Home to the Amazon river, the fourth largest forest in the world, 37 mountains higher than 3.5 miles, 1,750 species of birds, 13,000 varieties of plants, 84 of the world's 103 ecosystems, and 28 of the 32 climates, diversity is the name of the game in Peru. Located on the northwest corner of South America, Peru is the midway point on a historic East meets West trade route. Its food is influenced by global immigrants from China, Japan, Spain, Italy, and Germany as well as indigenous Inca, and the near by Caribbean cultures. With such diversity of local ingredients and cultural influence from around the world, Peruvian food is a must try if you are lucky enough to have a restaurant locally. If you are not so fortunate, a pilgrimage is in order.
Ceviche is one of the many national dishes (depending on who you ask, there are as many as 300 national dishes). It comes from a local Native word meaning fresh fish. Basic Ceviche is prepared with raw fish, and is cured with citrus juices. It is usually served with sweet potato, and plantains. There are many varieties of ceviche which add fruit and other seafood. La Guitarra Con Sazón, has about half a dozen varieties of the dish. We recommend trying them all. Check out some of the other food we tried below (hover your cursor over the pictures to see the names of the dishes).
Rarely do we find warning of spicy food to carry much weight. Check out today’s story where our usual response of “how would you eat this in your home?” to the question “how hot would you like it?” backfired on us.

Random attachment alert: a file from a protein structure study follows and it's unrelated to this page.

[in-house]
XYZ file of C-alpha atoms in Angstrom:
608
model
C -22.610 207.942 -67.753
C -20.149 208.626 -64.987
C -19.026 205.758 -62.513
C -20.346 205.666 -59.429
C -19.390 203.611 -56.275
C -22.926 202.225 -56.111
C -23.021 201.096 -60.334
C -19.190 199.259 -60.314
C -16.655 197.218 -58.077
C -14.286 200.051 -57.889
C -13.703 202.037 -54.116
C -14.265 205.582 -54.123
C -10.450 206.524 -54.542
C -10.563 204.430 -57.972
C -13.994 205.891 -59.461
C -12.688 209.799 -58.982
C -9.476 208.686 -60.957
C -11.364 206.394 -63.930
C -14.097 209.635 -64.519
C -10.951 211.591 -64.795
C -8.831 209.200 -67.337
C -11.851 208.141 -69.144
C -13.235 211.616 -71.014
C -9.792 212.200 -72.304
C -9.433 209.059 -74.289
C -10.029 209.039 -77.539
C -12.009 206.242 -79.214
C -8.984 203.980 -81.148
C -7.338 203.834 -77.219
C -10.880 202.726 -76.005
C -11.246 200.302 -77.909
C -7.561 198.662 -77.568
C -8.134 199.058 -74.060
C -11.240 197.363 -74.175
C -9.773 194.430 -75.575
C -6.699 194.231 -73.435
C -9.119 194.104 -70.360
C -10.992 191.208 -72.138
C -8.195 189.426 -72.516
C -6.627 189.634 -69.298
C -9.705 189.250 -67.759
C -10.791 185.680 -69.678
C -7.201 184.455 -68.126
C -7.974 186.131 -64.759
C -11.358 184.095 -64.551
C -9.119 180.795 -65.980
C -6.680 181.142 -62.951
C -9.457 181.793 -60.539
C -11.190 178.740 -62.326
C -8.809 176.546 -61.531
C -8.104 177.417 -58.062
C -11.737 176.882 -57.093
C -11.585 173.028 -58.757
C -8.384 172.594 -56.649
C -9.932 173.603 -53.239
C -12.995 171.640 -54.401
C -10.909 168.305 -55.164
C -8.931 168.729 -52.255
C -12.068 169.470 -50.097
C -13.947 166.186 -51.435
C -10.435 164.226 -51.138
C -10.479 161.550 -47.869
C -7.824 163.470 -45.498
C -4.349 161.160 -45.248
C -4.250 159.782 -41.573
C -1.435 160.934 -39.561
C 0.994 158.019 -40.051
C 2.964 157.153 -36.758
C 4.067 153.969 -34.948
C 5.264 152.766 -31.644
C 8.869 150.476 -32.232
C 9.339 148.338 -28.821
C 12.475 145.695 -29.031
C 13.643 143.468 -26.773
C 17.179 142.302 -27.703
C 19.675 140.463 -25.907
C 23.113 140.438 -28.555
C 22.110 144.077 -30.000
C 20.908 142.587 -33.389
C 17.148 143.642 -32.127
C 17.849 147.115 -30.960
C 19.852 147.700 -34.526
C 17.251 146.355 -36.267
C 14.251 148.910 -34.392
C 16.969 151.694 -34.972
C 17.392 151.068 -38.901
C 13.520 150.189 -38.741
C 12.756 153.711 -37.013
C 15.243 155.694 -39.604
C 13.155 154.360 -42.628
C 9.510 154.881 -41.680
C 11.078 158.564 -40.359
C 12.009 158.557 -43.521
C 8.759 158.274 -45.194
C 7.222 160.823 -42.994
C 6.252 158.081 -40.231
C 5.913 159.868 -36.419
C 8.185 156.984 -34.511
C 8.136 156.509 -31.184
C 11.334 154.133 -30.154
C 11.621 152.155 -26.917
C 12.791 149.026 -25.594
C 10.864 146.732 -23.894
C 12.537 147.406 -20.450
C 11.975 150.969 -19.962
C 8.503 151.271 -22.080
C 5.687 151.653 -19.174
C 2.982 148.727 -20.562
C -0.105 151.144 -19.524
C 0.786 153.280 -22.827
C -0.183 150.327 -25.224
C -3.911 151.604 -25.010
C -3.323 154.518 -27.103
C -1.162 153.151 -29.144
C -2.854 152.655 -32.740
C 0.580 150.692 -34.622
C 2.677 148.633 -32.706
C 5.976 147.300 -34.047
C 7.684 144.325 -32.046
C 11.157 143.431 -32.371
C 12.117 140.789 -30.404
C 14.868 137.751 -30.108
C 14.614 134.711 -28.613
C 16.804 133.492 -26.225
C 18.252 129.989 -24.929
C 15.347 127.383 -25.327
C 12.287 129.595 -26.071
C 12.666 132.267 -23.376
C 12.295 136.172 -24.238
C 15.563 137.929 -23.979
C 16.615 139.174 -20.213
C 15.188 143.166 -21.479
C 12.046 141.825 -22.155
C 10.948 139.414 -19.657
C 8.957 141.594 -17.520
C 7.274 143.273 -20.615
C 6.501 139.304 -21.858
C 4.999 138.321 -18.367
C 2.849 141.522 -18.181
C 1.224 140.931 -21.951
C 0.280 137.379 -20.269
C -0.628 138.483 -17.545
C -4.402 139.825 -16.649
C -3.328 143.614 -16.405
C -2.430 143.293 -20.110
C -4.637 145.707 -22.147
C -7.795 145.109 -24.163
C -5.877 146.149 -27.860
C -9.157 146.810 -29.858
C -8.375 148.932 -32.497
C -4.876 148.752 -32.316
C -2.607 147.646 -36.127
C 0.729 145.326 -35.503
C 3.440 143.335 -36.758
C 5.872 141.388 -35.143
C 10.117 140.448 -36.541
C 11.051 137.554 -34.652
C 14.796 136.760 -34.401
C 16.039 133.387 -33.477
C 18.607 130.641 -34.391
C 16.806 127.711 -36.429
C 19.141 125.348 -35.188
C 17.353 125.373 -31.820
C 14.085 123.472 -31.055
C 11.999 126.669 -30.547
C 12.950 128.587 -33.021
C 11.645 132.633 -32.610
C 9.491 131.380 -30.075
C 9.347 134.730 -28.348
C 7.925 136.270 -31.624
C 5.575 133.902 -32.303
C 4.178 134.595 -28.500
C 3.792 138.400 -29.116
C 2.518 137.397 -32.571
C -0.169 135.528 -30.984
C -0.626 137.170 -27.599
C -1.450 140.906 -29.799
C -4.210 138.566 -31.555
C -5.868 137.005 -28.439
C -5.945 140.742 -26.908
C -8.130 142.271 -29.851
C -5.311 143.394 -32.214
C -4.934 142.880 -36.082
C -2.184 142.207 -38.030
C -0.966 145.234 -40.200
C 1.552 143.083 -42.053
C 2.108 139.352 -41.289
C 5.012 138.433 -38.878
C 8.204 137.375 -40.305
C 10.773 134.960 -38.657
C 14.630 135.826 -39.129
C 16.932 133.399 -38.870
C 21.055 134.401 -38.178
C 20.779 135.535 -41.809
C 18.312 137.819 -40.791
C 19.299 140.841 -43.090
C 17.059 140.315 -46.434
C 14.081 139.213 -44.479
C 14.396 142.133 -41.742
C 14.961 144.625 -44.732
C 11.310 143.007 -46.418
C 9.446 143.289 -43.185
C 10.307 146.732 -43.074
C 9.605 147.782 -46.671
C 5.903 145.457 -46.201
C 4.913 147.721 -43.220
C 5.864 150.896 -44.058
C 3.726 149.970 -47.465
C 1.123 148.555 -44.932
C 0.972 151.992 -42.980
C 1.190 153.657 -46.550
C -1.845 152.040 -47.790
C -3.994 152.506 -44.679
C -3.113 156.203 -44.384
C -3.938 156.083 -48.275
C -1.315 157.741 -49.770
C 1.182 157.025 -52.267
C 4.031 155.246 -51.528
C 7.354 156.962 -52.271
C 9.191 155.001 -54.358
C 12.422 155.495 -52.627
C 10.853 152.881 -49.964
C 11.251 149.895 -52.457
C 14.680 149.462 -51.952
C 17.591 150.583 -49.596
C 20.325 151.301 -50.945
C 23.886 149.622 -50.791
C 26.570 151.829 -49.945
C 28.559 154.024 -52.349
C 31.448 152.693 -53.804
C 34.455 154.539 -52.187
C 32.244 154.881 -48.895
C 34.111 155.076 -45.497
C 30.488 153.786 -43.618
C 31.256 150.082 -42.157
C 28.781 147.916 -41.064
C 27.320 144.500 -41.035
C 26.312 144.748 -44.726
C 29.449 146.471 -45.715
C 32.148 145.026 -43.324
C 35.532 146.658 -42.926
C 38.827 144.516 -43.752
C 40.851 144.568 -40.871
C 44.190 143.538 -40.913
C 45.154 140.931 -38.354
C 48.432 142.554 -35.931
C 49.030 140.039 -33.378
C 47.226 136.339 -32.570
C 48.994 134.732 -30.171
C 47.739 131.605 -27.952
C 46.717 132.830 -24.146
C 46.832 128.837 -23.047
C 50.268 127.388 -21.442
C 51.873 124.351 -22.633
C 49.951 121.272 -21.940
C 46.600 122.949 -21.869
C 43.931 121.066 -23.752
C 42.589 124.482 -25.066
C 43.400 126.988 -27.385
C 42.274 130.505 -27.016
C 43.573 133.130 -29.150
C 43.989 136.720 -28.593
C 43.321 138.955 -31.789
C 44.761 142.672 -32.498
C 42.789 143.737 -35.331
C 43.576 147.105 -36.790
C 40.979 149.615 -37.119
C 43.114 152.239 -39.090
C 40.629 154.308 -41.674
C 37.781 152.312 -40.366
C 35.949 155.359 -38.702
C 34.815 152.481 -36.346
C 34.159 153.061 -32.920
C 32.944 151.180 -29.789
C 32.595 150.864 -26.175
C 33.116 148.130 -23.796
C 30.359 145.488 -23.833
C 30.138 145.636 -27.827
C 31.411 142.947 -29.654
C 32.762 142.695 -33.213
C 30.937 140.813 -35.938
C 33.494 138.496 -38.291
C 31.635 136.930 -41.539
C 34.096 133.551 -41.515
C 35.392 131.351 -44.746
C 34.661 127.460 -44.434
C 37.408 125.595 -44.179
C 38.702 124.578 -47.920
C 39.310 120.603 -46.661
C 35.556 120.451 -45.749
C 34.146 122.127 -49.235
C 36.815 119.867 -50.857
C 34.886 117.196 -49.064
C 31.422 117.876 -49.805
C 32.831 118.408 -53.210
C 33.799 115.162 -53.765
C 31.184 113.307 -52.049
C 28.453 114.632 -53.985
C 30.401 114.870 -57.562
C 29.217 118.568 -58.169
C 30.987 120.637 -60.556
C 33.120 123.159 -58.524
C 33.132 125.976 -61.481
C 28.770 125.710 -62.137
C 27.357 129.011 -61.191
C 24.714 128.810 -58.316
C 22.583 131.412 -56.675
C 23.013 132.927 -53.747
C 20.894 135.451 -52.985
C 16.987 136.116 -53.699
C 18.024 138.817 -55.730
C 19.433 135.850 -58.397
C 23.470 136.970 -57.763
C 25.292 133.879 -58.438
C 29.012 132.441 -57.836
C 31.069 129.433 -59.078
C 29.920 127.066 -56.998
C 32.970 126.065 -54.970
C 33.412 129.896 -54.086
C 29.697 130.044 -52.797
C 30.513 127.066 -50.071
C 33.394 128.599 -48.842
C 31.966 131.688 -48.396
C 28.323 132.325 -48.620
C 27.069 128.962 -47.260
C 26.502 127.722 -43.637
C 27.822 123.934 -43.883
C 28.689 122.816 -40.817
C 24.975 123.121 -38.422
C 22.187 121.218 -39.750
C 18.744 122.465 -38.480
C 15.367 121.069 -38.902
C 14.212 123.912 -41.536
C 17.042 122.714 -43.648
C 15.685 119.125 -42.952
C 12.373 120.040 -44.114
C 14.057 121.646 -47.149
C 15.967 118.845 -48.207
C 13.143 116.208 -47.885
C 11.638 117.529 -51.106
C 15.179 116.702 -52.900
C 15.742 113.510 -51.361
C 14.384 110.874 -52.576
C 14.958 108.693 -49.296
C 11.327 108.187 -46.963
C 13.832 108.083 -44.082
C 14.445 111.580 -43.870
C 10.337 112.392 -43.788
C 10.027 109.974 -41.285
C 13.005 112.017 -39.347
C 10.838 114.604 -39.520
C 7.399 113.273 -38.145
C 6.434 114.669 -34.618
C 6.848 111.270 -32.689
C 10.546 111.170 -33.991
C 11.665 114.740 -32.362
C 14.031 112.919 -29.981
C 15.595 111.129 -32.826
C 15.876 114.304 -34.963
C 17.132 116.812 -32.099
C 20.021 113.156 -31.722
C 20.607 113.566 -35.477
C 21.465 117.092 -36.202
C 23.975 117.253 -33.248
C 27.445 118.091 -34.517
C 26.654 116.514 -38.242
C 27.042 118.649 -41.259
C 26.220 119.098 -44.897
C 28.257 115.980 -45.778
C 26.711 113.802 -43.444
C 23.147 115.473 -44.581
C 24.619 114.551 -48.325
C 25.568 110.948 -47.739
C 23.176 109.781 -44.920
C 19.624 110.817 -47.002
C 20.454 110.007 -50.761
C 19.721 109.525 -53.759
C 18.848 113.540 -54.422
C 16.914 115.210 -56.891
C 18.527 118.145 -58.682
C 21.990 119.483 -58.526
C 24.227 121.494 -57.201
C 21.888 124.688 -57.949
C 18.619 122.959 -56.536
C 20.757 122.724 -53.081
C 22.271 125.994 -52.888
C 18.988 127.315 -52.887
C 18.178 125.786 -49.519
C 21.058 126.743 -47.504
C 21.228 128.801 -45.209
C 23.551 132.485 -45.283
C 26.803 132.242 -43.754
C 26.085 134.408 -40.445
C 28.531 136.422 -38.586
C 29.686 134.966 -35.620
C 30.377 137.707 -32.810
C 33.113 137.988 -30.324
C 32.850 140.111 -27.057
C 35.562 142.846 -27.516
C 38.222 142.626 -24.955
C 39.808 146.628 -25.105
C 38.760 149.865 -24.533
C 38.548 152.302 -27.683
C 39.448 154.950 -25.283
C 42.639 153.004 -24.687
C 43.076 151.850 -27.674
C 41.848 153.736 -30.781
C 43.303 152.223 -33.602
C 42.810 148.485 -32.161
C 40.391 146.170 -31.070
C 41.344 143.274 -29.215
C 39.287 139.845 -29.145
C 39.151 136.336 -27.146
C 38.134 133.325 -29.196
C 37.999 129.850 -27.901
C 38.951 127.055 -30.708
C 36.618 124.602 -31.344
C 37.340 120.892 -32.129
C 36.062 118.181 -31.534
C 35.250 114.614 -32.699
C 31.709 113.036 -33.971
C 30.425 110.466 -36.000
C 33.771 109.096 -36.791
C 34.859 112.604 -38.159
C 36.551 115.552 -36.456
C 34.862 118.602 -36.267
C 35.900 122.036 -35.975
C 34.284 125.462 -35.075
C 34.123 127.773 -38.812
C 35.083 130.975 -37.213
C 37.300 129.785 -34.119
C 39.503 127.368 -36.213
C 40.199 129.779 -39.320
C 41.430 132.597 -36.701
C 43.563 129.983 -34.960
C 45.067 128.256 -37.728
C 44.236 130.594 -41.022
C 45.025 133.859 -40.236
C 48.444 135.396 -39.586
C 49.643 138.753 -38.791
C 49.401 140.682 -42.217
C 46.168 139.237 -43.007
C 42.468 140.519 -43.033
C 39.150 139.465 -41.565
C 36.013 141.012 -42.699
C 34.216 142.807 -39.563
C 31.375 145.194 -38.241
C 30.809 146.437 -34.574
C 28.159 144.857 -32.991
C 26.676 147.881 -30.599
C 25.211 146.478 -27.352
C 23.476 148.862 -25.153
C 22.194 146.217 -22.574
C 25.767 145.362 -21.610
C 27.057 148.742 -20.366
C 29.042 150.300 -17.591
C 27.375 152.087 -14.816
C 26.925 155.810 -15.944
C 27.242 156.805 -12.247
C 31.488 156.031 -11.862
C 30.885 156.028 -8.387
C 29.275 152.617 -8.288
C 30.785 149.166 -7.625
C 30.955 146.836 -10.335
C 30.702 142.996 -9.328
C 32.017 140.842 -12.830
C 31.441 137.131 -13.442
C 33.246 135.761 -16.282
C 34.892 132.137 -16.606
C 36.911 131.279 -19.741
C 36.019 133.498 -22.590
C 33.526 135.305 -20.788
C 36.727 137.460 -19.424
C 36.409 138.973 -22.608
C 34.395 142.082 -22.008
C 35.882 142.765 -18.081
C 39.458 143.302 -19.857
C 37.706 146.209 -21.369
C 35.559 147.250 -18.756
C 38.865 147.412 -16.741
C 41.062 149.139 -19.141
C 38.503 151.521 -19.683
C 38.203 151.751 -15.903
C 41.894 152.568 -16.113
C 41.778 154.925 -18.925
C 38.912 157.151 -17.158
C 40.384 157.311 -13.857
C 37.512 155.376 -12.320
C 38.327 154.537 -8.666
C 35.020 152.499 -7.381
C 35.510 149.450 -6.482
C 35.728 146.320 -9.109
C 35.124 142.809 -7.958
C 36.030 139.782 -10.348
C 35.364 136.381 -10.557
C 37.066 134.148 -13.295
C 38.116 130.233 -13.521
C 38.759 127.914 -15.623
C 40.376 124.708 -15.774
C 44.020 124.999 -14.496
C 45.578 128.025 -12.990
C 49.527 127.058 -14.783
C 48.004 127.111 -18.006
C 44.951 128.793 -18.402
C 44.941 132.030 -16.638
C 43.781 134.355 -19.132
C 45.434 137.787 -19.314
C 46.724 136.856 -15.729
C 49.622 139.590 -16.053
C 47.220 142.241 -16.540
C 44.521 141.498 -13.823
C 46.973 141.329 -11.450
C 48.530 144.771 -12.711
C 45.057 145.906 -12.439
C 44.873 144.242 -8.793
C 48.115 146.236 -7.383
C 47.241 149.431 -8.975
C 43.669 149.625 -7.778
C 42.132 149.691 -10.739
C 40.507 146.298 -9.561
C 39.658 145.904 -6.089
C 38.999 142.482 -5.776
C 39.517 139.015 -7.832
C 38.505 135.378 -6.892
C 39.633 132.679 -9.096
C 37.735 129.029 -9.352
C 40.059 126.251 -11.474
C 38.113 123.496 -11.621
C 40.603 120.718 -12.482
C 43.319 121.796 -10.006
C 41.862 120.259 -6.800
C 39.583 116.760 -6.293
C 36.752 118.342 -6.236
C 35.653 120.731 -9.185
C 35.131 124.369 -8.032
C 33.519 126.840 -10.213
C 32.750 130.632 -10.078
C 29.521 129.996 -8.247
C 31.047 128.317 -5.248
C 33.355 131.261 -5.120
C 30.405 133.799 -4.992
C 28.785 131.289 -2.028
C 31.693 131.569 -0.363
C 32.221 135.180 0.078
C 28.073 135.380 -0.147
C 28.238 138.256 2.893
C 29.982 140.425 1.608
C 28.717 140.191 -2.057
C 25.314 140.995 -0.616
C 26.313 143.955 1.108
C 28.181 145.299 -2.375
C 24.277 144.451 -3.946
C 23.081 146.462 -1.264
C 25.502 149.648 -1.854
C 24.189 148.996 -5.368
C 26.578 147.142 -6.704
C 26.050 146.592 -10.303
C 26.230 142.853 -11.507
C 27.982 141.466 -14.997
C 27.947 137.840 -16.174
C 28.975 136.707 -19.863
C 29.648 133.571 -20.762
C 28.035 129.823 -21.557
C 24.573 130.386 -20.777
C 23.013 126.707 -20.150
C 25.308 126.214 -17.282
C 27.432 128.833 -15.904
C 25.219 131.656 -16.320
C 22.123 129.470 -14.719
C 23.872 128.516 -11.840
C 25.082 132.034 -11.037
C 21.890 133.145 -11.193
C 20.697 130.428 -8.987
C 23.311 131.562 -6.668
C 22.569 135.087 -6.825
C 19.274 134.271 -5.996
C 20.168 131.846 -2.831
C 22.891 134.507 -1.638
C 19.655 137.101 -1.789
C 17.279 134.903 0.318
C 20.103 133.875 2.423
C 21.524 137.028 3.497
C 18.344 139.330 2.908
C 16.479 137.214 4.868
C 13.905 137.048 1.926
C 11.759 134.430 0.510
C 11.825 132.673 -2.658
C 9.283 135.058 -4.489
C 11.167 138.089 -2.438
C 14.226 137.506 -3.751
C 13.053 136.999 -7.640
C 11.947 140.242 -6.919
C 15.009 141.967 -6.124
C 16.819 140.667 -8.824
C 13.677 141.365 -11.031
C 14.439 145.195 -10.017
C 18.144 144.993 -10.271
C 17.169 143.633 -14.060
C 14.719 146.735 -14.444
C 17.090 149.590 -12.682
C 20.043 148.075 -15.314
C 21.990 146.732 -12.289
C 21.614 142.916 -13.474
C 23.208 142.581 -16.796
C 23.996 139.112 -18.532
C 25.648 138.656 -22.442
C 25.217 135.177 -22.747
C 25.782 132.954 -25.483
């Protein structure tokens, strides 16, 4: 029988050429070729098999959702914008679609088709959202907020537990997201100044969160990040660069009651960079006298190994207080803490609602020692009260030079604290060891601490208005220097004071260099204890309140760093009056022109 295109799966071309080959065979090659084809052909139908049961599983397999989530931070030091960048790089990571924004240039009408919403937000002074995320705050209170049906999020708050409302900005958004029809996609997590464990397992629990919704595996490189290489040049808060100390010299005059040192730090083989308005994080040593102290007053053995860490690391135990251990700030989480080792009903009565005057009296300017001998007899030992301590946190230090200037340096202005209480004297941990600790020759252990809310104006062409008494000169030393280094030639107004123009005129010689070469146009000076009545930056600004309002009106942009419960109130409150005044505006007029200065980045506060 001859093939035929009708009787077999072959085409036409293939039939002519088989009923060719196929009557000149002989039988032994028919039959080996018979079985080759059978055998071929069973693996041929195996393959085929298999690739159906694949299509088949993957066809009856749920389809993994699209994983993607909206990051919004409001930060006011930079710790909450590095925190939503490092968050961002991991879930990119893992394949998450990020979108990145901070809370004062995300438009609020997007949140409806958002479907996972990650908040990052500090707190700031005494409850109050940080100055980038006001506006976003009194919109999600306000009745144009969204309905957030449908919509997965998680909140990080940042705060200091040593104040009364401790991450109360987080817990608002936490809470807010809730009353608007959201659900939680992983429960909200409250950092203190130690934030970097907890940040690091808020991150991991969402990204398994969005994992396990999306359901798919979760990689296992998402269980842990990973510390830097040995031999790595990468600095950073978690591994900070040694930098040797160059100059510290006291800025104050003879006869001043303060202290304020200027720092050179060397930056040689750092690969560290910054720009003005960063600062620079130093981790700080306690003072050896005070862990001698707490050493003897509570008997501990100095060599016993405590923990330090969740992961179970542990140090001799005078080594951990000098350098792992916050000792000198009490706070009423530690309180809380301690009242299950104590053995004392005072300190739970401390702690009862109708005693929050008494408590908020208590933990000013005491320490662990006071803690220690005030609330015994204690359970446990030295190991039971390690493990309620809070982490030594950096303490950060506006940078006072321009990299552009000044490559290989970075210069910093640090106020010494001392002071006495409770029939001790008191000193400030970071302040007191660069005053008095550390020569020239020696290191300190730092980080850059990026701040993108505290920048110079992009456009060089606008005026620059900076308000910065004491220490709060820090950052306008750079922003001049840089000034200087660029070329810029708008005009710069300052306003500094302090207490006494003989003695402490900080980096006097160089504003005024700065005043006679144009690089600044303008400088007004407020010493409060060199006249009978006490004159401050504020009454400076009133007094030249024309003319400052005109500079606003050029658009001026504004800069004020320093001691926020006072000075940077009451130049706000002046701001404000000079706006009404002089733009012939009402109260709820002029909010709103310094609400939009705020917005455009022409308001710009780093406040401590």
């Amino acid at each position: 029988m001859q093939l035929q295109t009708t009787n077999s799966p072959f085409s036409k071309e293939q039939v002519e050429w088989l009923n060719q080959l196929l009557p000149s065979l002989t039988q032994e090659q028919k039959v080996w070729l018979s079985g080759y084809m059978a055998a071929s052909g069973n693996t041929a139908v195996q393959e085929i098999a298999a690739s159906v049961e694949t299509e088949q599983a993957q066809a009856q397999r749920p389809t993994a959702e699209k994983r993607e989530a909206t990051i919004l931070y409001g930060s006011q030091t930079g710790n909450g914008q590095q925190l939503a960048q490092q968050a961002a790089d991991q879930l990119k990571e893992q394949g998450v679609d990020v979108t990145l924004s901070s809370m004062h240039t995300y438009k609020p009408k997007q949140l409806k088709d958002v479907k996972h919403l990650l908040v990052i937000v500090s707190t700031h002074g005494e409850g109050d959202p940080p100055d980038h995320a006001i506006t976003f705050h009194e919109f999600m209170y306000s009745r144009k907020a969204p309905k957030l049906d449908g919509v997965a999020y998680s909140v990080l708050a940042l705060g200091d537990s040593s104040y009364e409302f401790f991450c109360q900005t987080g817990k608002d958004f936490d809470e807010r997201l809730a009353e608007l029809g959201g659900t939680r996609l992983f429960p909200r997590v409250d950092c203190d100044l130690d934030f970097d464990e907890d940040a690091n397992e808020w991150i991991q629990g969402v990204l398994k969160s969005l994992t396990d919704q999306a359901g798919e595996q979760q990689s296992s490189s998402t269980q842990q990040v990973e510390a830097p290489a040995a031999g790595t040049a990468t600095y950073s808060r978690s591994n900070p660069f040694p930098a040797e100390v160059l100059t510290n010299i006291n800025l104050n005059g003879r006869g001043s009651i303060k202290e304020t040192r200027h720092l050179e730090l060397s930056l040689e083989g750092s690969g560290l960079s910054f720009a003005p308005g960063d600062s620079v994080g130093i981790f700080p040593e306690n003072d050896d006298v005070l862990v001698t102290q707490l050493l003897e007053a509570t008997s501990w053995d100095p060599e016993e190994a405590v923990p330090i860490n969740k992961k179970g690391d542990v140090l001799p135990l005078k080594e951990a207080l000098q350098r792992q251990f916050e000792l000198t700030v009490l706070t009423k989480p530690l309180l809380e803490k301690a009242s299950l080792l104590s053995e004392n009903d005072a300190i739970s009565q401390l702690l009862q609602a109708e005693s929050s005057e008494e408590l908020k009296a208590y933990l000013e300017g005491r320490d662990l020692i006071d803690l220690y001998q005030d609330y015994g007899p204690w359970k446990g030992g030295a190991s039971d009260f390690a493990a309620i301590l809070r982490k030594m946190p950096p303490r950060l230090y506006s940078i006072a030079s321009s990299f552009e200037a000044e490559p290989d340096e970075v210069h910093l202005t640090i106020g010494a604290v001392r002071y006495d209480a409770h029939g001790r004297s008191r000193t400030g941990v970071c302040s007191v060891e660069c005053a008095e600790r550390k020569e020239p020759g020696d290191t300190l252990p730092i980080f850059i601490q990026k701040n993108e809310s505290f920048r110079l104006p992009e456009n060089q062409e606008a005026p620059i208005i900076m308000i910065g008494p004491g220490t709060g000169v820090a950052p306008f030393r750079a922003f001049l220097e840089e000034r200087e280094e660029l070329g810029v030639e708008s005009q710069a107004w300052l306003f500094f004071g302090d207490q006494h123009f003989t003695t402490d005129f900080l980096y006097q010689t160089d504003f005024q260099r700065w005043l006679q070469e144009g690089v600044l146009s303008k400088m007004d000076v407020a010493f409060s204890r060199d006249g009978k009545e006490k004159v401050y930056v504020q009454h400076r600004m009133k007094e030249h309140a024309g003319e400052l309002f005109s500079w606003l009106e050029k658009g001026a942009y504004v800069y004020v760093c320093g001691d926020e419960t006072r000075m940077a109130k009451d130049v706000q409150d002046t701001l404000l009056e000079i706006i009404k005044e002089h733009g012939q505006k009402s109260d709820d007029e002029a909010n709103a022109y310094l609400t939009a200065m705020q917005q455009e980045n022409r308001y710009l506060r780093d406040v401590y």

One of our resident Venezuelans and long-tim fellow adventurer, Gerardo, explains Venezuelan Christmas food and the culture that surrounds this event.
Our interview with Houston’s most interesting restaurateur has been more than a year in the making. We have this much awaited conversation on site at her new restaurant, Horn of Africa.
Grab a shawarma at Alsafa, the first halal meat market in Katy.
Phoenicia: a Houston food institution and a “museum of food” that every Houstonian should explore.
Explore the first and oldest Japanese market in Houston, and grab a cream puff while you’re there.
The intrepid explorers sailed around the world and brought back exotic new foods from the Americas while leaving their stamp on the world as far as the Philippines. With plenty of tapas to choose from and some of the only Moroccan food it the city, you need to add Andalusia to your list.
Nepal is where the East meets the West, and the North meets the South. It is also where the Sky meets the land. With the world's highest peak, Nepalis have their own time zone and have an independent spirit that has never been conquered.
Explore a Japanese market new to West Houston, and grab some ingredients to make something tasty and traditional (like Miso Soup)!
Cafe Brussels is not only the final outpost for Belgian food, but is also a cultural hub for Belgians and several other networks of Europeans who live here in Houston.